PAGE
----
Kathrin Lemke (sax, comp) studied at the Frankfurt Music Workshop from 1993 to 1999 until she graduated as a professional musician and instrumental teacher. She received a scholarship from the Berlin Senate for a two-month stay in New York. In 1998 Lemke founded her own formation JazzXclamation, with which she released four CDs. Since 2009, she has been the leader of the Sun Ra tribute band Heliocentric Counterblast, two of whose highly acclaimed CDs have been released by Enja. Kathrin Lemke has played numerous concerts with her formations in Germany and Europe and has also toured Canada and Bolivia. Kathrin Lemke passed away on 22 January 2016.
Niko Meinhold (p, comp) studied at the HfM “Hanns Eisler”, the Jazzinstitut Berlin and at the Kungligan Musikhögskolan in Stockholm. Currently studying Moungongo and Bwitimusic in Gabon. Meinhold composed for various ensembles, also for orchestras, radio big bands, film, theatre and television as well as for CD productions. Currently he is focusing on experimental compositions and cross-genre performances for various formations, including the Niko Meinhold Ensemble and the Trio Kokotob. Meinhold is the winner of various jazz awards. He has toured and played at numerous festivals in Europe, Asia, North and South America and Africa and has taught at institutes in Berlin, Bogotá and currently also at HMT Rostock.
Michael Griener (dr) Michael Griener comes from Nuremberg and has lived in Berlin since 1994. Already in his early years he has been dealing with the whole jazz tradition, free improvisation and new music in detail & independently and is also otherwise quite curious how and with whom one can make good music. Subsequently, he played at La Scala in Milan as well as at the VISION Festival in New York and the Berlin Philharmonic. “On all occasions he proved to be the ideal cast, not because he lacks a profile of his own, but because he knows how to feed every idea, no matter how special, with his own esprit…”. (Eric Mandel). Griener has been teaching percussion at the Dresden University of Music “Carl Maria v. Weber” since 2002. In 2006 he was awarded as “most creative soloist” at the New German Jazz Award Mannheim.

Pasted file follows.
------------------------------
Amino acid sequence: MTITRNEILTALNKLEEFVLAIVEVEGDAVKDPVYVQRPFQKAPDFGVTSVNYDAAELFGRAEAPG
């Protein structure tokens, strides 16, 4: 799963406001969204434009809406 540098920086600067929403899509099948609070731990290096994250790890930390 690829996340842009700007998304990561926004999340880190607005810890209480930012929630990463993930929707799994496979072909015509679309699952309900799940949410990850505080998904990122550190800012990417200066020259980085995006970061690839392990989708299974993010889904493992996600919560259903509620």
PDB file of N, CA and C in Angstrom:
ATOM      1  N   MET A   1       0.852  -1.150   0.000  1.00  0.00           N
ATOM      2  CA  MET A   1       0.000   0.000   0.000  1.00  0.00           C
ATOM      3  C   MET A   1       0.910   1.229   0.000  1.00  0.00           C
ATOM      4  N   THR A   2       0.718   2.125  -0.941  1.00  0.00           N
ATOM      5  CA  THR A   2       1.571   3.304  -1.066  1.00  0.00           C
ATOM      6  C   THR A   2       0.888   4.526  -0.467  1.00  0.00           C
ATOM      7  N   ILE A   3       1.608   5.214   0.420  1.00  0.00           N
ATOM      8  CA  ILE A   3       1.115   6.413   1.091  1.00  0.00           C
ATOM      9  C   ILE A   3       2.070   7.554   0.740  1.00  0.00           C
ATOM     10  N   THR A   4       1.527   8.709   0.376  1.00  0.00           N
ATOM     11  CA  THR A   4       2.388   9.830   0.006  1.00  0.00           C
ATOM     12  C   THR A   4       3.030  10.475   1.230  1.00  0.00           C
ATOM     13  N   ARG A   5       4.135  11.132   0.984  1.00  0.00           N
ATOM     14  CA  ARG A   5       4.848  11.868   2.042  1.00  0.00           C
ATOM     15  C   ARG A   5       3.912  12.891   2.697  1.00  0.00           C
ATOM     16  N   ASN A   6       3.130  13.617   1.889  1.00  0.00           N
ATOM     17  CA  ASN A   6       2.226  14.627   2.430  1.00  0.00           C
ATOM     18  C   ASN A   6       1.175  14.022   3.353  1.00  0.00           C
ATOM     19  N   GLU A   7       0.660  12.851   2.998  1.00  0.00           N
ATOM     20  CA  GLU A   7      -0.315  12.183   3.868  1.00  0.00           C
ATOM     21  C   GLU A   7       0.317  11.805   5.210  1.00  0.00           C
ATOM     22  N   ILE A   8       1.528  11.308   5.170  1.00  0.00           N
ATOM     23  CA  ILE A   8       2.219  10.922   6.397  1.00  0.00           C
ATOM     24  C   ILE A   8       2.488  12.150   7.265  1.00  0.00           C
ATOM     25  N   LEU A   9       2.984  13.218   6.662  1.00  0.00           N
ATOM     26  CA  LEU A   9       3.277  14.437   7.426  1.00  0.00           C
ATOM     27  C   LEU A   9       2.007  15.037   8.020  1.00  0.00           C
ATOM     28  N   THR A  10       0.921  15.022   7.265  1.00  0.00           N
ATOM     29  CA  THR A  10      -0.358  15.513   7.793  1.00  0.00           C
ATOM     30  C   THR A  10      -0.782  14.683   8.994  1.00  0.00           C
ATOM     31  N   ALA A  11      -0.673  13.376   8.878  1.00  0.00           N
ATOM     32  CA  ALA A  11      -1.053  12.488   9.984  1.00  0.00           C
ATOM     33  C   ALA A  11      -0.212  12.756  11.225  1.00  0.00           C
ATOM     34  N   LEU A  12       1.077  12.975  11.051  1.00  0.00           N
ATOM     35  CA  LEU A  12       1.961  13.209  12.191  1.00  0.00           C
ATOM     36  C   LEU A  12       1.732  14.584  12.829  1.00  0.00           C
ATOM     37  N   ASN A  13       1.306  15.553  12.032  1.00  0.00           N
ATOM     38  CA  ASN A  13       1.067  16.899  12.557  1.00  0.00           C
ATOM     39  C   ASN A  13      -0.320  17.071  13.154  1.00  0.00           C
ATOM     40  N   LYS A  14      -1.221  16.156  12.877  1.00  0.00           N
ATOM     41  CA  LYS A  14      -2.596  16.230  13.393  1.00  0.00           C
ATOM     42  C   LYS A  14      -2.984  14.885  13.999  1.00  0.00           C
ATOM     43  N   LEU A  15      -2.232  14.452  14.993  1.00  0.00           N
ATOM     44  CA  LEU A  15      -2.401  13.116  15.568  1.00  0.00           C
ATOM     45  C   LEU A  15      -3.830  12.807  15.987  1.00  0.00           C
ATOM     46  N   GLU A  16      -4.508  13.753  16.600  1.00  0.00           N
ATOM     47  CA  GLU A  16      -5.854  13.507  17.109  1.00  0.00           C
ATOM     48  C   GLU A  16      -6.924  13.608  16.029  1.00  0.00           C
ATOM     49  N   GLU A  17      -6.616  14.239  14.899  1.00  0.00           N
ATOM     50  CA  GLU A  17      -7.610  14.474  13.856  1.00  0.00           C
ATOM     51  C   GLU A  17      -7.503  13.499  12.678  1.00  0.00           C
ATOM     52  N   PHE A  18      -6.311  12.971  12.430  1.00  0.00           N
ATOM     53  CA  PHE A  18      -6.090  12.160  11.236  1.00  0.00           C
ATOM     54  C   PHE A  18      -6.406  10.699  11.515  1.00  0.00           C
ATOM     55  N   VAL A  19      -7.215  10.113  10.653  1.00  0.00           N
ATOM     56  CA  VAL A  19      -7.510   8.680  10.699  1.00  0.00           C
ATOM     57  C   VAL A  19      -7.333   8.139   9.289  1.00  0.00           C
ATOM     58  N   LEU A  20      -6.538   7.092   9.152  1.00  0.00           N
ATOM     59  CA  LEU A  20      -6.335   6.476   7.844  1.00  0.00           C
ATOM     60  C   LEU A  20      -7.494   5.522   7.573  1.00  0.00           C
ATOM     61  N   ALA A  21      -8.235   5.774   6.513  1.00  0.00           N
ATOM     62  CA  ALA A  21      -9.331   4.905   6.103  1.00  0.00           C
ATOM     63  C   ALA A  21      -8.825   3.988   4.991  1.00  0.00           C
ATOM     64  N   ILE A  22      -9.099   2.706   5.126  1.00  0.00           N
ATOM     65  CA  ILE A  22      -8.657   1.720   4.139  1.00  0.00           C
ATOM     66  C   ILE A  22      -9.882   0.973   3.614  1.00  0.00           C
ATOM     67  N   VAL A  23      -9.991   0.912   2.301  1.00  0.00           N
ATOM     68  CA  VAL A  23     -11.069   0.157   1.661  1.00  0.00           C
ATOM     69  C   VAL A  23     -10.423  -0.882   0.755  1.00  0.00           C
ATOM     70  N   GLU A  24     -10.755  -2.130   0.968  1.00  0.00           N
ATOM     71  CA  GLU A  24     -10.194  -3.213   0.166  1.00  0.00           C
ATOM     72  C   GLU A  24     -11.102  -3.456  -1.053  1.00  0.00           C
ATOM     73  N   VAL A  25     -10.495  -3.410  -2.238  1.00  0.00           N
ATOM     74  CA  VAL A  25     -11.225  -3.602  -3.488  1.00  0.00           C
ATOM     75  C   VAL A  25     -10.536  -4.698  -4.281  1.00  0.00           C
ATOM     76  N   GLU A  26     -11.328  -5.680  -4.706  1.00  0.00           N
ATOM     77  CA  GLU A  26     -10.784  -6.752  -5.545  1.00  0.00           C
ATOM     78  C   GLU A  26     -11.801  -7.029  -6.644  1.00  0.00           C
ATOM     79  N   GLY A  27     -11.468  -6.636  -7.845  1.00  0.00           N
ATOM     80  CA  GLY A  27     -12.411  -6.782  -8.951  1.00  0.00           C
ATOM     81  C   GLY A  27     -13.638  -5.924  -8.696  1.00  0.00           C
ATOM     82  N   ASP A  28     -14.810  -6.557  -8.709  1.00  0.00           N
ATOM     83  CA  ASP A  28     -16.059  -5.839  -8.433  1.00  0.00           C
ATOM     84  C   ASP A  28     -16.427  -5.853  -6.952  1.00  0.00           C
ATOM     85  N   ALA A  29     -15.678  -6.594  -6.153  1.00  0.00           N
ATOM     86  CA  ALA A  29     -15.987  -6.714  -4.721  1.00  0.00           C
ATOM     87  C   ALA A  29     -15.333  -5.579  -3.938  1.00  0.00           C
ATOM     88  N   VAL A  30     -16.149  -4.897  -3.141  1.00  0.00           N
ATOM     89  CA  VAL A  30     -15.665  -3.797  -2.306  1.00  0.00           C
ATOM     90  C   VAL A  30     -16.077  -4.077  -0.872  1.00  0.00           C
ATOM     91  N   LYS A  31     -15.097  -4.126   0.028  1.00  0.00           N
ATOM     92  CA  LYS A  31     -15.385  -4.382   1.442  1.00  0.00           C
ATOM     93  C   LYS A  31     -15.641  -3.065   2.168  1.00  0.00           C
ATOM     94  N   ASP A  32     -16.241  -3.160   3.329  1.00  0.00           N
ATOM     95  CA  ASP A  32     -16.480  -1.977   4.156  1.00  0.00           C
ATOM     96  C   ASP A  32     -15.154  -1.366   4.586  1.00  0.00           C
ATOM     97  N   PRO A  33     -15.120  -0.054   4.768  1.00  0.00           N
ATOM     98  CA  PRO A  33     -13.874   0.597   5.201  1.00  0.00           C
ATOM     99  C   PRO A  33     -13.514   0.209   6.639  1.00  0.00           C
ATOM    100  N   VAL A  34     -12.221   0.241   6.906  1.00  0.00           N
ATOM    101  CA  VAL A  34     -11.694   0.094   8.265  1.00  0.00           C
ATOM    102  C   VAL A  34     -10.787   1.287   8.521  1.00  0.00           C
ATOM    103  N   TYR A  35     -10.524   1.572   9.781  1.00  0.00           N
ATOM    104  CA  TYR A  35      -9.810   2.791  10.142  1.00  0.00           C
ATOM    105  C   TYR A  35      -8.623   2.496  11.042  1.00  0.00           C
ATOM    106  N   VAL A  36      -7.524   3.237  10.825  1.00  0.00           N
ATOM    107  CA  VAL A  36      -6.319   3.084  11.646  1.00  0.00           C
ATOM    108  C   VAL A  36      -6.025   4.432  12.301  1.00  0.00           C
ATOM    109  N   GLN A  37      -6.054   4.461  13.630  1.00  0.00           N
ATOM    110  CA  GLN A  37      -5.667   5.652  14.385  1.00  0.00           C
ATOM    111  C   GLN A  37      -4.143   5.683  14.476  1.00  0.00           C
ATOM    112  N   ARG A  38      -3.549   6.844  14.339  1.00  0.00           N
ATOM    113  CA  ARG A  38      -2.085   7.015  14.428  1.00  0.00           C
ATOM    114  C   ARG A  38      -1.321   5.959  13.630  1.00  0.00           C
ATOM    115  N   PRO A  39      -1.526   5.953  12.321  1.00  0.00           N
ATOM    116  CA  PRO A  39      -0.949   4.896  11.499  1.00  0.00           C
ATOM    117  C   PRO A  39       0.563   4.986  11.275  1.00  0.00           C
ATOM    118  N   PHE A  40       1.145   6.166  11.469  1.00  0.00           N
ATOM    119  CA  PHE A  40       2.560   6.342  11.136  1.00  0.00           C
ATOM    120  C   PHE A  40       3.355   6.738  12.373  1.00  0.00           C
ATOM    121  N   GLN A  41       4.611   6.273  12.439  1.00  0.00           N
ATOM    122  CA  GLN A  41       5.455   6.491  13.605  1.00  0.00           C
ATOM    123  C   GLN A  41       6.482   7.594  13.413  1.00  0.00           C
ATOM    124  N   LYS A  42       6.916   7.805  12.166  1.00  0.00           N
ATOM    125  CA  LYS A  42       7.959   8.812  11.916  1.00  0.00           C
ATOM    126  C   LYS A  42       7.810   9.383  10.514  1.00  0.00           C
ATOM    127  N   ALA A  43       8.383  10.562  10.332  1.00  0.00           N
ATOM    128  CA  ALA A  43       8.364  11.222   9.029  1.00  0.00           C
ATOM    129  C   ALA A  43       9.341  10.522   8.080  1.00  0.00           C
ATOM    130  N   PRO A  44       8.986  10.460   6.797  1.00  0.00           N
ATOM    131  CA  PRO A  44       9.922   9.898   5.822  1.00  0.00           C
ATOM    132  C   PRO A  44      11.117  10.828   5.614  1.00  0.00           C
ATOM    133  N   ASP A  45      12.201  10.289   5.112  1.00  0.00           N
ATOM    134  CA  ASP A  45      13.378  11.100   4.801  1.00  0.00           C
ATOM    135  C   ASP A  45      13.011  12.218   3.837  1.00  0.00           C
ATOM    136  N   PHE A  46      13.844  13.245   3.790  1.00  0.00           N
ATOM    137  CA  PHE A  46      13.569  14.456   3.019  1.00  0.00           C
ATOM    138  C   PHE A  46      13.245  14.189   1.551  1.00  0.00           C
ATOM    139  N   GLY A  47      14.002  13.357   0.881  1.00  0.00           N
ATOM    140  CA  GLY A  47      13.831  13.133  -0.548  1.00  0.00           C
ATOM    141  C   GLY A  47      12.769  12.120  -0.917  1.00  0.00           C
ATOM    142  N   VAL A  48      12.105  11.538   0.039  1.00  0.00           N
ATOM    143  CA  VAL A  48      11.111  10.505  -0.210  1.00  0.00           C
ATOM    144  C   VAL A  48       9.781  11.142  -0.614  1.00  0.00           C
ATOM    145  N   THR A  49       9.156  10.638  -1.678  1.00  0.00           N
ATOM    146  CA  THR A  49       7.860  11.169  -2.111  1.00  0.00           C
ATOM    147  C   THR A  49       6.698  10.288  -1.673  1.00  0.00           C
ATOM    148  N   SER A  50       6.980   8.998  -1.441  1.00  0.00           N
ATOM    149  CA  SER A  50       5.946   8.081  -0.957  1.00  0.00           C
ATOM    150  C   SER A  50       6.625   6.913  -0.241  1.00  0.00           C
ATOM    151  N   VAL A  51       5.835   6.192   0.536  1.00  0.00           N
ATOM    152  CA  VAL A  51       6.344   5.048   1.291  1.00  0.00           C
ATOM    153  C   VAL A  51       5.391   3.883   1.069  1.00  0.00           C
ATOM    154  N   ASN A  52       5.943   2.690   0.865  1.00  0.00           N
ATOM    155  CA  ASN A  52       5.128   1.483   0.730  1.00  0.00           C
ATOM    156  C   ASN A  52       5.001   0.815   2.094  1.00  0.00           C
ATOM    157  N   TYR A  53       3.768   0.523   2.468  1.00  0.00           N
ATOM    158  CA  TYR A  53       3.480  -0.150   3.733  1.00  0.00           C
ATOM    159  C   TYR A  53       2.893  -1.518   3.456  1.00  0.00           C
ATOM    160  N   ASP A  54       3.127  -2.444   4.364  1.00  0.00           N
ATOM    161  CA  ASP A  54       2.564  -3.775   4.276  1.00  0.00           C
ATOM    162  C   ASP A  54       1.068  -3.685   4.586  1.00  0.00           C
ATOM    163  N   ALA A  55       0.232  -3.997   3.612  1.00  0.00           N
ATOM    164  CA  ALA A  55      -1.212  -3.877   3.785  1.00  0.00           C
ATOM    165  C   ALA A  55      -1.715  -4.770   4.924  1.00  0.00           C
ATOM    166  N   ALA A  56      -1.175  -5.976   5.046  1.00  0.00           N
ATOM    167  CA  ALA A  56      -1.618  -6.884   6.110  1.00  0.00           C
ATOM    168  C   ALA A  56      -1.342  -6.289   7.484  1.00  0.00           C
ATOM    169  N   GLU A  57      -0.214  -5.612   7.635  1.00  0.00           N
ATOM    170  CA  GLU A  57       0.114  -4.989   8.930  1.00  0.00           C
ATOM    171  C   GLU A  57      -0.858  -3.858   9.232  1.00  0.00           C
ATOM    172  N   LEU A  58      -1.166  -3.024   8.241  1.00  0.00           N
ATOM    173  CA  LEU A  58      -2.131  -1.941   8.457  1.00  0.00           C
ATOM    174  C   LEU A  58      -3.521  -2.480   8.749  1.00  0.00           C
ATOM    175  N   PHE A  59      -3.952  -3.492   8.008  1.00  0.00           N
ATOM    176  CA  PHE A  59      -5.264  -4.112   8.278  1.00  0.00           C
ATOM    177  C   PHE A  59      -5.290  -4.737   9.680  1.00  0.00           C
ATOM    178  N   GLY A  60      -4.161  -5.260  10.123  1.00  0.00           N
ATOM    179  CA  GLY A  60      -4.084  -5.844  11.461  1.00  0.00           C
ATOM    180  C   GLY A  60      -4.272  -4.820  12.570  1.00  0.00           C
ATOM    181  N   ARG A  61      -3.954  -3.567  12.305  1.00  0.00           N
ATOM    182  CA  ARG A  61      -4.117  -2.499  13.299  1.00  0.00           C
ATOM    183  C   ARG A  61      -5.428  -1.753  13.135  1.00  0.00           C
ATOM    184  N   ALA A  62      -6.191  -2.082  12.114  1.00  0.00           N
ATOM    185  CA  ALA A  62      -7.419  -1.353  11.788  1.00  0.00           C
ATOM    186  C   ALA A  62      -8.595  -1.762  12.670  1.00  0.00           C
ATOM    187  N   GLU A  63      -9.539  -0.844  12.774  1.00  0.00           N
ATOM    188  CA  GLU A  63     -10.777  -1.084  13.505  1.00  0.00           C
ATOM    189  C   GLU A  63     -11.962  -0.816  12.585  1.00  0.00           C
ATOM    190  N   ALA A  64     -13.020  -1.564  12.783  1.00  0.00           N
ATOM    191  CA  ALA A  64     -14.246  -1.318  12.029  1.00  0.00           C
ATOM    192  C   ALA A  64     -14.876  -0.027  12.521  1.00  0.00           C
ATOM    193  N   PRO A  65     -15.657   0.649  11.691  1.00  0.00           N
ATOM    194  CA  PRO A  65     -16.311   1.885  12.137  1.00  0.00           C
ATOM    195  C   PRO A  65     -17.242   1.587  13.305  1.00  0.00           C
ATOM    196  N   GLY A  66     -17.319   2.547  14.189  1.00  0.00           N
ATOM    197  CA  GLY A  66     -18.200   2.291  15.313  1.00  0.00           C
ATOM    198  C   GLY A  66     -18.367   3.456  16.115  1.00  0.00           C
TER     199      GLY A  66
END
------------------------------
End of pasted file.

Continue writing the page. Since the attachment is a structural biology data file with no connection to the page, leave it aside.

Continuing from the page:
Adam Pultz Melbye plays double bass, electronic instruments and is active as a composer. He is originally from Denmark and currently lives in Berlin. His musical focus is on free improvisation and electronic soundscapes. Adam Pultz Melbye tours worldwide and has played with musicians such as Pat Thomas, Mark Sanders, Evan Parker, Paul Lovens, Yasuhiro Yoshigaki and Michiyo Yagi. In the field of electronic music he performs with the duo Toggle (with Mads Emil Nielsen) and Ouroboros with Chris Heenan and Michael Vorfeld, among others.
Master: Uwe Haas
Cover Photography by Irene Lemke-Stein / Band Photo (colour: Manuel Miethe /
other photos of the band an Kathrin Lemke: Frank Schindelbeck
Press material for “My Personal Heimat”